Internet Radio Station Review: Technicolor Web of Sound
Ralph Graves is one of Crutchfield's blog editors, and part of the company's social media team. He writes about home audio/video gear, specializing in Apple-related and wireless technologies. Ralph holds a master's degree in music composition, and his works have been released on various labels. He's served as product manager for an independent classical and world music label, produced several recordings, and worked extensively in public broadcasting. Since 1984 he's hosted a weekly classical music program on WTJU, and is also active as a blogger and podcaster.
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Heads up!Welcome to this article from the Crutchfield archives. Have fun reading it, but be aware that the information may be outdated and links may be broken.
I'm too young to remember the Summer of Love. But thanks to the Technicolor Web of Sound (TWOS), I can revisit it vicariously through the music and audio artifacts of the period. This Internet-only radio station specializes in the first era of psychedelic rock, ranging from about 1966 through 1969. A golden -- if all too brief -- age of audio exploration.
Artists on both sides of the Atlantic attempted to recreate the mind-altering experience of hallucinogenic drugs in their music. Lyrics were supercharged with colorful, surrealistic imagery (like the Beatles' "Lucy in the Sky With Diamonds"), and often dealt with matters of the mind (like Donovan's "Mellow Yellow"), in addition to those of the heart. Sound was also distorted in unusual ways. Phase shifting was a favorite trick, as well as moving the vocals from one channel to the other. Overlapping sounds drift in and out (like Steppenwolf's "Magic Carpet Ride"), and so on.
The TWOS brings it all back, both the familiar and the obscure. Yes, you're likely to hear psychedelic classics from mainstays such as the Beatles, the Rolling Stones, the Who, the Moody Blues. And the U.S. is well-represented with groups like the Grateful Dead, the Association, and the Jefferson Airplane. But TCWOS has a much deeper catalog than that. You're just as likely to the Amboy Dukes (with a very young Ted Nugent), the Nazz (Todd Rundgren's early group), or the Great! Society (Grace Slick's first band).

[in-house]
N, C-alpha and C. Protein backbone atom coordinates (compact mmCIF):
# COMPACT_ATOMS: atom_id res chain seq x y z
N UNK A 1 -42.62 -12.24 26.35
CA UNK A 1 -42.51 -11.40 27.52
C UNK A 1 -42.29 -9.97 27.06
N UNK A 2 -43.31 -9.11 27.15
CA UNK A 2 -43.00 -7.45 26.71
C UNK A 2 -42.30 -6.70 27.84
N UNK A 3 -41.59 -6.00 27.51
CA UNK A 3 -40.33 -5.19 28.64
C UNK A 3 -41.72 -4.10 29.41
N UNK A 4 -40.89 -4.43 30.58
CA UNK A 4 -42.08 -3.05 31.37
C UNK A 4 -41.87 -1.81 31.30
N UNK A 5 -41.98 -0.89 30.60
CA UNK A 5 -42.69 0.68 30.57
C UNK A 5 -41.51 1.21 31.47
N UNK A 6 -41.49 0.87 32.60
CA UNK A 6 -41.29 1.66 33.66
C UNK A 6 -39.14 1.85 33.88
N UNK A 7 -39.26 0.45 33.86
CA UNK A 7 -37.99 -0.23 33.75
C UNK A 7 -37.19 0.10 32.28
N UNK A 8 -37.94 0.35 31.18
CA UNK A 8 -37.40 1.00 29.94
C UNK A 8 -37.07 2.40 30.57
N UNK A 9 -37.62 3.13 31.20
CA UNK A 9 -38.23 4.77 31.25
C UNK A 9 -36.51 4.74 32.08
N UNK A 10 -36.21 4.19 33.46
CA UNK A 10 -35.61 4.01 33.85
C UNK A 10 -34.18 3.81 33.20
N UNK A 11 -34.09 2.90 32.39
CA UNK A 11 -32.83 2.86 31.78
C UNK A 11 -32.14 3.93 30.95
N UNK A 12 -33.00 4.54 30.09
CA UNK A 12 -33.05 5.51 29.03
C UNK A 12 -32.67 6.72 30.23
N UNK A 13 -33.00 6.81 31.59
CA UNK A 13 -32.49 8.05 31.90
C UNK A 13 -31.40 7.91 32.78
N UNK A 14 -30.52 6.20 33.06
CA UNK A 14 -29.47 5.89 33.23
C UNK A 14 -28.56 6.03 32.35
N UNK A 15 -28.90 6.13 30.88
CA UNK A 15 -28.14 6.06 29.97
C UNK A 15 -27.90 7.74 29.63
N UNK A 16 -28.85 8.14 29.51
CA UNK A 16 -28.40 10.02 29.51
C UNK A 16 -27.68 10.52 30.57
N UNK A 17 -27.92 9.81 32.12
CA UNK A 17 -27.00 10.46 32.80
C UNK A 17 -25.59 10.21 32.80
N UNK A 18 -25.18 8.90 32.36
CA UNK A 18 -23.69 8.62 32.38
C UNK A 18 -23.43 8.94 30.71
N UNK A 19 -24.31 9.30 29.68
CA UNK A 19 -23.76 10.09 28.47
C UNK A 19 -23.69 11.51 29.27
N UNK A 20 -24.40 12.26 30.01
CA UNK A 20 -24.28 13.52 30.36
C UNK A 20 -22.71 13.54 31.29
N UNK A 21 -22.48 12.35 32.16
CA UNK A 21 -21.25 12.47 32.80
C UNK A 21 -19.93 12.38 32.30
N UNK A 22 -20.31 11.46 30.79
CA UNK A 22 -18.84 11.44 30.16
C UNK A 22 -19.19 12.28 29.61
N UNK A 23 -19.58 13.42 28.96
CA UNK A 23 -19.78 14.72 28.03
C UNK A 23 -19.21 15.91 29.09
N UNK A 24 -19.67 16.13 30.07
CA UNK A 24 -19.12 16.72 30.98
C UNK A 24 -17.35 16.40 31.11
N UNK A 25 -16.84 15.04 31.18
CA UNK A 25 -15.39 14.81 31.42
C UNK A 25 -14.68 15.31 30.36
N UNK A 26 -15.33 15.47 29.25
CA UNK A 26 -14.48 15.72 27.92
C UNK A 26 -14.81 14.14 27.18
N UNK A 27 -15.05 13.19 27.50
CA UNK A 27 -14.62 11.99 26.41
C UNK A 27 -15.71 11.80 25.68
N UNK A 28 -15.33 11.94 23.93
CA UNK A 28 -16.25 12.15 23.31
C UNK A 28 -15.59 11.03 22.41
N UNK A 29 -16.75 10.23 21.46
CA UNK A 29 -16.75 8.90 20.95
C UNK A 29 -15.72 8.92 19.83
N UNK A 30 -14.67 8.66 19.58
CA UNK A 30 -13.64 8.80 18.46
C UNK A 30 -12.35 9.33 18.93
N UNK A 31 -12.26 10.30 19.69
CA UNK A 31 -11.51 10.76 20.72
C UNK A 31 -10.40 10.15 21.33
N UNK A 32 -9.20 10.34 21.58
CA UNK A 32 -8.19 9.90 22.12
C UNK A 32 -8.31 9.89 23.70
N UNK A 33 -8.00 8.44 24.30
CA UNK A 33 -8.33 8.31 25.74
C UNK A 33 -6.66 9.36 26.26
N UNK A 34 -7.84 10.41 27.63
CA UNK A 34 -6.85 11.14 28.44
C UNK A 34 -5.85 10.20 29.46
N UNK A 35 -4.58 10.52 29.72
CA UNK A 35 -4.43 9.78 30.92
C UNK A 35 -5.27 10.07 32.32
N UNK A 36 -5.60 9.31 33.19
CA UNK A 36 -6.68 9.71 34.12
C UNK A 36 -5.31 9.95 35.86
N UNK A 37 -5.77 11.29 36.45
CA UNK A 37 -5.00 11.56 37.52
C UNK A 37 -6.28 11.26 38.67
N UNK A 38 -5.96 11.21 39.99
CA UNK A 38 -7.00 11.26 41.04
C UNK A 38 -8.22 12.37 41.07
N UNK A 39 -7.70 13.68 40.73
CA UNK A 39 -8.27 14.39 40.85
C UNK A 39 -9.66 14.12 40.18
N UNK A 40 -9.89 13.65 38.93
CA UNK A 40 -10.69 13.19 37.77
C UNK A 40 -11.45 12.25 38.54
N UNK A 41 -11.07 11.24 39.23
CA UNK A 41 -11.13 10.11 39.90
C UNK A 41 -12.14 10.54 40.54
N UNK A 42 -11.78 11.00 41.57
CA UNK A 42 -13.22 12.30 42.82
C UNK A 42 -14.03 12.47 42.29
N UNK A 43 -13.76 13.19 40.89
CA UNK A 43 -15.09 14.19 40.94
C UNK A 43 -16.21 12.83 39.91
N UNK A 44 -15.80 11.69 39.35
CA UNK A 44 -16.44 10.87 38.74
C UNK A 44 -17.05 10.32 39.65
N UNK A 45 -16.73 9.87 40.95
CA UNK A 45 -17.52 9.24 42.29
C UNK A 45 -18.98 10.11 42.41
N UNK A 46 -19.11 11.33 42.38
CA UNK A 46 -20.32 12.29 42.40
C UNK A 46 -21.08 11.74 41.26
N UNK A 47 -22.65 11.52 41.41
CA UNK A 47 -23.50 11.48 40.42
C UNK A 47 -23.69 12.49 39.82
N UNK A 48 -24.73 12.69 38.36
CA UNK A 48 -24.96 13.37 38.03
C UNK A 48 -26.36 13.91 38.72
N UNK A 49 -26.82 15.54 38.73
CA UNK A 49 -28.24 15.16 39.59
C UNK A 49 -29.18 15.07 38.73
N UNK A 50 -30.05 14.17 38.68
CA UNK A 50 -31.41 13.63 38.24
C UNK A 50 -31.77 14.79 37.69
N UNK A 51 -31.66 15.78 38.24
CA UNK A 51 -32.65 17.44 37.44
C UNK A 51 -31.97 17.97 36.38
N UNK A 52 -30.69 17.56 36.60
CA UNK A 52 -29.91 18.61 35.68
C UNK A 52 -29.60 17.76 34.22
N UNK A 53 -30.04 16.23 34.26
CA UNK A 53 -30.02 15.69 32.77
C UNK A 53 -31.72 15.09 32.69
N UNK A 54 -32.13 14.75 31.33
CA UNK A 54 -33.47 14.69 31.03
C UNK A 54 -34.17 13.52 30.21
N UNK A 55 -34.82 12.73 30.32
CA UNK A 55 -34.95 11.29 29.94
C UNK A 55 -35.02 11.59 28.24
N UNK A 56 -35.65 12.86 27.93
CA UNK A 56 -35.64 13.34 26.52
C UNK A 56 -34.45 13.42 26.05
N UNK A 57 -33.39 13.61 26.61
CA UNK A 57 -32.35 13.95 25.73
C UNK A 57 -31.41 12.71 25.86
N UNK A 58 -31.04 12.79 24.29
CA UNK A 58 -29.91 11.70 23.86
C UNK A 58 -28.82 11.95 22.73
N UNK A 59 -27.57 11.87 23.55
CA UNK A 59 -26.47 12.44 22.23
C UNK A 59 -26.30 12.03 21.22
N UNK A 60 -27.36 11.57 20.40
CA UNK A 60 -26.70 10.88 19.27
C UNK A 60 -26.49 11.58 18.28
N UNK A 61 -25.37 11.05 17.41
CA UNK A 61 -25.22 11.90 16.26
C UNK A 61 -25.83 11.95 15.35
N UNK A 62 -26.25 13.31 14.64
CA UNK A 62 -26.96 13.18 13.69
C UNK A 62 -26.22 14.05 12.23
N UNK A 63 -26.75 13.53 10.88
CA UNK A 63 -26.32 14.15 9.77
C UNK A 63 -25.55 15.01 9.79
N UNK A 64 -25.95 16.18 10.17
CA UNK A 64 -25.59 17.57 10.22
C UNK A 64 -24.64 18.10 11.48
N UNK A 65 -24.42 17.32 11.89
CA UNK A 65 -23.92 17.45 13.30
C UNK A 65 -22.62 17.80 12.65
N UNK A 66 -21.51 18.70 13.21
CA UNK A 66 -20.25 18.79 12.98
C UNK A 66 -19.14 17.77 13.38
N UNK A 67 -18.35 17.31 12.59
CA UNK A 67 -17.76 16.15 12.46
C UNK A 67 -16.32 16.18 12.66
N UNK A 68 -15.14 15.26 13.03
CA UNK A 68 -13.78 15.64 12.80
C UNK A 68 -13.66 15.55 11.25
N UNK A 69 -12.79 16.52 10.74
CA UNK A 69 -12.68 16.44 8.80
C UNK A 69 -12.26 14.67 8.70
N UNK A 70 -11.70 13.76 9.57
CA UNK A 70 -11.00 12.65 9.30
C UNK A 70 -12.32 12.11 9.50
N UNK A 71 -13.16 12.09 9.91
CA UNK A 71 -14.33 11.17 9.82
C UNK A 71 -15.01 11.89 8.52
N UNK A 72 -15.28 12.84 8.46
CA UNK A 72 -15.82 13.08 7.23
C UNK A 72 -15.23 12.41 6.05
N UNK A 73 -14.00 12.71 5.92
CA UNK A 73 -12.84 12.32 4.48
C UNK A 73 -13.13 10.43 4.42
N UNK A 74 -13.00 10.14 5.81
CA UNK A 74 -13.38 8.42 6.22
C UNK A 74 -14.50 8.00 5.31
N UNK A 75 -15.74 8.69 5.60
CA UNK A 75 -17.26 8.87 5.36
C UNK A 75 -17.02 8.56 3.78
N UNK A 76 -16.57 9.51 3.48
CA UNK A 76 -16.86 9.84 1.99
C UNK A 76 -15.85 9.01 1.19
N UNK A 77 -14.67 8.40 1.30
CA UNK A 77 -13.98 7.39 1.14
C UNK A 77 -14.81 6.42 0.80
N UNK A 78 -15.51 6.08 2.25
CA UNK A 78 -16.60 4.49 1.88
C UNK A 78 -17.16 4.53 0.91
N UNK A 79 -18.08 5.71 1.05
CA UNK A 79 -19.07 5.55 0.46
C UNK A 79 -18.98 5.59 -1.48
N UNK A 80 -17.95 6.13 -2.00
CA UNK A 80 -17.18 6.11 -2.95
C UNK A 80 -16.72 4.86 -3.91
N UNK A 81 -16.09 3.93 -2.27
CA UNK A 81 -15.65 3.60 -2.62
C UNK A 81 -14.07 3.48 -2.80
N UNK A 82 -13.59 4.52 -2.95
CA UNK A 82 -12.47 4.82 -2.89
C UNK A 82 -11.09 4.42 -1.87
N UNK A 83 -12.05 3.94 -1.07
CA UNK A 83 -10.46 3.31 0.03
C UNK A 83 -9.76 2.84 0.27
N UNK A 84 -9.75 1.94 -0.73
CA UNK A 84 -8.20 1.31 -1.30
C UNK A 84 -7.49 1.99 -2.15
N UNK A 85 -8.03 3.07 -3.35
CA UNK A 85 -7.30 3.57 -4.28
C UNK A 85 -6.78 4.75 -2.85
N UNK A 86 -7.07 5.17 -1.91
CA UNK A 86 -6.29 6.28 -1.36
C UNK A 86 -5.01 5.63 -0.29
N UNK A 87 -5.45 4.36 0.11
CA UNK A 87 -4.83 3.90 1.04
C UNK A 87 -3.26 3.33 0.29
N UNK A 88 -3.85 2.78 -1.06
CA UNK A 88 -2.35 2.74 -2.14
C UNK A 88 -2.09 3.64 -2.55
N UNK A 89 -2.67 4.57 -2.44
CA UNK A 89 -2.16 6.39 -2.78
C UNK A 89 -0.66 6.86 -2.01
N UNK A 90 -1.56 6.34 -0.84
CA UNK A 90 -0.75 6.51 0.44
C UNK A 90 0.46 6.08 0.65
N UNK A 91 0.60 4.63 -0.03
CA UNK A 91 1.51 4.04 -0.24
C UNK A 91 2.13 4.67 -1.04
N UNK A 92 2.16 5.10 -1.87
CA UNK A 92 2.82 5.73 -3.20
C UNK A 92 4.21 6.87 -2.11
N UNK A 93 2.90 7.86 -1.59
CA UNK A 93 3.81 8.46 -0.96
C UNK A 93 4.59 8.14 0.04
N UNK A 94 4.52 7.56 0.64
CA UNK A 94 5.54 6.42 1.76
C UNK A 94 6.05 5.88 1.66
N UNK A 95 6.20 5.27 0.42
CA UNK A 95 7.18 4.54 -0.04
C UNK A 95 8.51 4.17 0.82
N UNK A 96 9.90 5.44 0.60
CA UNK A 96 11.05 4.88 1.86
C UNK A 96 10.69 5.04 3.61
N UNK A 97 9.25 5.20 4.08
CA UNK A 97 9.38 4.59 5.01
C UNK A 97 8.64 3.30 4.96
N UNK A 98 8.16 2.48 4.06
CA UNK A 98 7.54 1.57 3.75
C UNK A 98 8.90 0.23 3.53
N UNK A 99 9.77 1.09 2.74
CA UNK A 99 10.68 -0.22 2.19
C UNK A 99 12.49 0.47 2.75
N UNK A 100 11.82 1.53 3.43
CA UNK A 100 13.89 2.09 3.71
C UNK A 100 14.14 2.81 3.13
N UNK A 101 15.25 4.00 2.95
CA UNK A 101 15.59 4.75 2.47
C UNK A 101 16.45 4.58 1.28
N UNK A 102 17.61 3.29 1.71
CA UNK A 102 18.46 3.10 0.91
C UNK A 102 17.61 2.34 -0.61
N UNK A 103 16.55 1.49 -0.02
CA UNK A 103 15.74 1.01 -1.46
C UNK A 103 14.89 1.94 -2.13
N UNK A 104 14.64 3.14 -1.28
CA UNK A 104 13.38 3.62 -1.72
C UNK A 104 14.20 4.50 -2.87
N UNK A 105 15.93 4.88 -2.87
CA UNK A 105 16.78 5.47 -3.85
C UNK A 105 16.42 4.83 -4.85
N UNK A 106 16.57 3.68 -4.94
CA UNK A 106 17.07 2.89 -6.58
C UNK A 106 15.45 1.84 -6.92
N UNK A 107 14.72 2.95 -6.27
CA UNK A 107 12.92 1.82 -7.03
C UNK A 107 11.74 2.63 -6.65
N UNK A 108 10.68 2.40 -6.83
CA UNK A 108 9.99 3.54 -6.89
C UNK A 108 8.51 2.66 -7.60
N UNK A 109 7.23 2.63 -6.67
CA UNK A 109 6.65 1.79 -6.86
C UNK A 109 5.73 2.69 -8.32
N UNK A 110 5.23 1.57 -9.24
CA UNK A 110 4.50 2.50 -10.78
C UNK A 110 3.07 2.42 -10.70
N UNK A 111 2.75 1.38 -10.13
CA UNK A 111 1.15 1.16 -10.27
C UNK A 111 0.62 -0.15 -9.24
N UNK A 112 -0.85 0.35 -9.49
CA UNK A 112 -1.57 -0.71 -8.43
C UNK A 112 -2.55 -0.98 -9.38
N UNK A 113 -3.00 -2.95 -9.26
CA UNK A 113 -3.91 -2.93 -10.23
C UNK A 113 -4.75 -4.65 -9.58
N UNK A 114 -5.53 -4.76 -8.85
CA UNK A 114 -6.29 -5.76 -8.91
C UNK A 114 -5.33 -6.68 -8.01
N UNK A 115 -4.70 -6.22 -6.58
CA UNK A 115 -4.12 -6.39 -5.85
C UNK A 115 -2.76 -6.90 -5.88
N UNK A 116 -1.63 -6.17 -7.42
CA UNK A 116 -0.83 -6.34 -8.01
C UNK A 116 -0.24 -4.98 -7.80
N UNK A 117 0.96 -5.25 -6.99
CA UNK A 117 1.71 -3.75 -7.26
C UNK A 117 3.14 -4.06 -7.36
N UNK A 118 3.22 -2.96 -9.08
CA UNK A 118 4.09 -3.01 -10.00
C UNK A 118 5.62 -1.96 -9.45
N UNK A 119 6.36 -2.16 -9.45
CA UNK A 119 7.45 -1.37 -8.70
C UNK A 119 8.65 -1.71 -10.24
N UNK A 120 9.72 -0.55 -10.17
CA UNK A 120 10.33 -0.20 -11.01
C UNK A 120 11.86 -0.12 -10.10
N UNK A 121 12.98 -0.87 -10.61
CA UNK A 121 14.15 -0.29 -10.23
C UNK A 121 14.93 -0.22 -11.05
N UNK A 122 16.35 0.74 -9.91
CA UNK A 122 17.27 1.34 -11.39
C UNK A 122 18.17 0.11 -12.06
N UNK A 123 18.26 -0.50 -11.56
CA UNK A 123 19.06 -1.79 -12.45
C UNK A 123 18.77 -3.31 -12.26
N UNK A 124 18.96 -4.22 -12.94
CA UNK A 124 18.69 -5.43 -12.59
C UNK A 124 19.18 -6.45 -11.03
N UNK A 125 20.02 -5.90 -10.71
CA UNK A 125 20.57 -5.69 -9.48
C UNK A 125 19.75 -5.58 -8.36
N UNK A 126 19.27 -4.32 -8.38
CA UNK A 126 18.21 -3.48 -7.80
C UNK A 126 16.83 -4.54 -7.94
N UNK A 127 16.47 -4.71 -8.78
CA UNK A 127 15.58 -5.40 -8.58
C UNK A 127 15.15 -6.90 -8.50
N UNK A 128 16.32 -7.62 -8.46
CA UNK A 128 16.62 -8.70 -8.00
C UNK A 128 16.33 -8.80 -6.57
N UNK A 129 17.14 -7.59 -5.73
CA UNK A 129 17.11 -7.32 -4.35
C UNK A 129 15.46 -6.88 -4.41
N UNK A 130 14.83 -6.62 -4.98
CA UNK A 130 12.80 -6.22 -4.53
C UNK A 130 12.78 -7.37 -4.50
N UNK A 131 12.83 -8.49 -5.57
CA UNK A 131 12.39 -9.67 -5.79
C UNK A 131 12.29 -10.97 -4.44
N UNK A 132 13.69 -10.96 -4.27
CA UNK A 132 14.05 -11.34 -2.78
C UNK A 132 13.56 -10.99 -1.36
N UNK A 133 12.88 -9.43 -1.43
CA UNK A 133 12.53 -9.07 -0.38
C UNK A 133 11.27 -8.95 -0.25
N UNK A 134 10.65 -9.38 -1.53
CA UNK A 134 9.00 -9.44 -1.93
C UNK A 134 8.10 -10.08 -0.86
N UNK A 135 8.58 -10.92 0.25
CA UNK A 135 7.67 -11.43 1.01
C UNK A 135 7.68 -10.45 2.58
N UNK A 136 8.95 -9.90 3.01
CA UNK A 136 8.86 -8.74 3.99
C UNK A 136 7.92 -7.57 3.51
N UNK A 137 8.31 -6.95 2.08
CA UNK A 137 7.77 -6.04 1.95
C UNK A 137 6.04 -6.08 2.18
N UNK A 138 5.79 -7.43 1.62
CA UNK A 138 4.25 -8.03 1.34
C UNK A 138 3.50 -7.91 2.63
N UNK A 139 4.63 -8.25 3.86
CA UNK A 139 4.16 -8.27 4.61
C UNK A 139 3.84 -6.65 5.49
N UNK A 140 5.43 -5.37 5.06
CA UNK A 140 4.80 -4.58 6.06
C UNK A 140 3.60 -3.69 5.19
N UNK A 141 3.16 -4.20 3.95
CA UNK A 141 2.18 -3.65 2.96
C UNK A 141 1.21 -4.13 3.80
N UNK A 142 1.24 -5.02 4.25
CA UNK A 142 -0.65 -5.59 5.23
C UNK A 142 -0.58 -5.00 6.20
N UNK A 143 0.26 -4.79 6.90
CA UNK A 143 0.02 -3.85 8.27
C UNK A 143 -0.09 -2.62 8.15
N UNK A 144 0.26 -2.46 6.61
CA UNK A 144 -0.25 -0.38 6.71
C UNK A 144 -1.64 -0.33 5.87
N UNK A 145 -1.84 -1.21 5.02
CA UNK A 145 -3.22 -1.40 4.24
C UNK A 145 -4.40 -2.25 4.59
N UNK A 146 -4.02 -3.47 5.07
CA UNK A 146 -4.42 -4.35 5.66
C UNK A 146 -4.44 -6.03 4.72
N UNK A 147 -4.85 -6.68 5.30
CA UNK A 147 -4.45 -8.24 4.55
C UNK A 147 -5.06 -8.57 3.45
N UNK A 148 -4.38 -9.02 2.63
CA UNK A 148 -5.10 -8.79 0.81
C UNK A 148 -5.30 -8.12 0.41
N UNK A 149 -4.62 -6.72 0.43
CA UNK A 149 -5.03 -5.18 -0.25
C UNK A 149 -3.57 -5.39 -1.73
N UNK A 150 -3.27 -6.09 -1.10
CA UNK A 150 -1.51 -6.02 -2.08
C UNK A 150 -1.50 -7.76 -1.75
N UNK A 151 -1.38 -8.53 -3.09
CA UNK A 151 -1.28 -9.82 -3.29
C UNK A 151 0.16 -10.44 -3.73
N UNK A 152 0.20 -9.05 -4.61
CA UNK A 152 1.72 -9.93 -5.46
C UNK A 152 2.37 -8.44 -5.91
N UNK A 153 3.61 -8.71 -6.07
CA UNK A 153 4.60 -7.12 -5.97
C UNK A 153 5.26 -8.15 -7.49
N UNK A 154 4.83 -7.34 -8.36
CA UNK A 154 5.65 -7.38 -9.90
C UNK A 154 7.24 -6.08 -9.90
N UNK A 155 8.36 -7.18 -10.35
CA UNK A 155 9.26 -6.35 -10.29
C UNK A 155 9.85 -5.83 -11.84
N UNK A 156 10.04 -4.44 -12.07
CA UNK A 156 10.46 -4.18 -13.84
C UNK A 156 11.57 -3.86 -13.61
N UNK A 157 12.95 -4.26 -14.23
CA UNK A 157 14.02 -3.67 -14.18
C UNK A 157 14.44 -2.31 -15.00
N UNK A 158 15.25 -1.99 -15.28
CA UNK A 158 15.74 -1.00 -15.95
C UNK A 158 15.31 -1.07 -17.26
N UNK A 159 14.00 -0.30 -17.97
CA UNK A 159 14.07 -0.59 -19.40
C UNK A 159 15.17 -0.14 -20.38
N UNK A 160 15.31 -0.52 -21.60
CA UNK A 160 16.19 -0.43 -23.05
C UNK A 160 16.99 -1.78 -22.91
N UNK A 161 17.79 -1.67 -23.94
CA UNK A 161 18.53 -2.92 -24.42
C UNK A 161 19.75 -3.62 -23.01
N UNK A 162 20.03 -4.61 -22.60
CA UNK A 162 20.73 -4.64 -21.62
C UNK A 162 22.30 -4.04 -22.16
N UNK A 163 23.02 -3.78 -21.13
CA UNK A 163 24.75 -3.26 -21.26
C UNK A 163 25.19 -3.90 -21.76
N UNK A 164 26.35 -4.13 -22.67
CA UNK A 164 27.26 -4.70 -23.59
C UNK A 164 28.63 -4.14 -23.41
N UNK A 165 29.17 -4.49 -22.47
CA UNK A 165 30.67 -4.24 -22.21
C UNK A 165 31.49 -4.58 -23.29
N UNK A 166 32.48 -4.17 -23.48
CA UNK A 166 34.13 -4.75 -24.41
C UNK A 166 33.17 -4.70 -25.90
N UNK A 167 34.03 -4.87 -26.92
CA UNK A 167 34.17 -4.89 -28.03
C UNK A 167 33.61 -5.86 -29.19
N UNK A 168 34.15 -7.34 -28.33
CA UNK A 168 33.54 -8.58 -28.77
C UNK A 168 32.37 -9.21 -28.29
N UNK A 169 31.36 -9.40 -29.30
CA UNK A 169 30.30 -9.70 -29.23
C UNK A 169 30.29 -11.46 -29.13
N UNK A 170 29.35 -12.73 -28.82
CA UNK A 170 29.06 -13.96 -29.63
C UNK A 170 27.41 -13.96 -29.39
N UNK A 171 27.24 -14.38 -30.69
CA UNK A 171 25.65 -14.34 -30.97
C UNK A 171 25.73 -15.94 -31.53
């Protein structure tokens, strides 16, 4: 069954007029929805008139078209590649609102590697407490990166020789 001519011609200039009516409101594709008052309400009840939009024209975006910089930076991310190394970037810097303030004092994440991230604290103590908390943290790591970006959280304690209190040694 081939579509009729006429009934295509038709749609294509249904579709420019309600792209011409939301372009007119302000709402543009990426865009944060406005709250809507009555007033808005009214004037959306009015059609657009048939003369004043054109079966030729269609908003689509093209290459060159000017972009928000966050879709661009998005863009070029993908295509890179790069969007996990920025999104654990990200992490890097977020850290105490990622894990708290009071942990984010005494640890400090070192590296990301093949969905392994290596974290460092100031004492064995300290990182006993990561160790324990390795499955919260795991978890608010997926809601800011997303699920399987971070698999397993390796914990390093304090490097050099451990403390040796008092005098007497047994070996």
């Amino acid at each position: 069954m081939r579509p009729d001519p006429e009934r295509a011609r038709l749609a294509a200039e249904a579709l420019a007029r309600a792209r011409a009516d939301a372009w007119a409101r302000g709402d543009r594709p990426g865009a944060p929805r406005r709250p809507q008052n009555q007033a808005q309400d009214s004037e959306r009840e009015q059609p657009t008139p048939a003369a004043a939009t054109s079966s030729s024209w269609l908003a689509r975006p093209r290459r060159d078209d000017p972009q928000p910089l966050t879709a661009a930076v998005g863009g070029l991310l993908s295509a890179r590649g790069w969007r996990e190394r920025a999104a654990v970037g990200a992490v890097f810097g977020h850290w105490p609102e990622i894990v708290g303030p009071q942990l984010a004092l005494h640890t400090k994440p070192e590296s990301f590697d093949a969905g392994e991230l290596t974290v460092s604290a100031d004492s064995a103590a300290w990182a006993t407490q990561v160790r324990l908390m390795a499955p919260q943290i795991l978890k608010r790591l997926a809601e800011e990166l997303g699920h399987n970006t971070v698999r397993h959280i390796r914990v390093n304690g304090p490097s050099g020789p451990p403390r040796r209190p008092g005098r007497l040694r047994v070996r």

And there's more. TWOS has turned me on (sorry) to more than one obscure acid-tinged group, like Honeybus, Simon Dupree and the Big Sound, the Neighb'rhood Childr'n, and Fever Tree. But ultimately, it doesn't matter how well you're familiar with the psychedelic '60s. TWOS is carefully programmed to create — and sustain — the free-floating aesthetic of the sound. Period audio clips mixed in to the musical melange help sustain the mood. The Jefferson Airplane do a Levis Jeans radio ad, the Yardbirds trippily sing about Great Shakes instant milkshake mix. You'll hear radio promos for legendary concerts put on by the Family Dog, and movie ads for "I Love You Alice B. Toklas," "The Wild Angels," and more.
I always enjoy listening to the TWOS. When I tune in and turn it on, my blood pressure always seems to drop a few points.
Bottom line: A mind-expanding audio odyssey. Far out!
How To Listen:
Accessible through most wireless music players
Website: www.techwebsound.com The site has links to open the stream in Windows Media, iTunes, and Winamp
iTunes: In the iTunes Radio menu, the station's listed in the Classic Rock streams folder as Technicolor Web of Sound
Windows Media Player: In the Internet Radio menu, the station's listed in the Classic Rock streams folder as Technicolor Web of Sound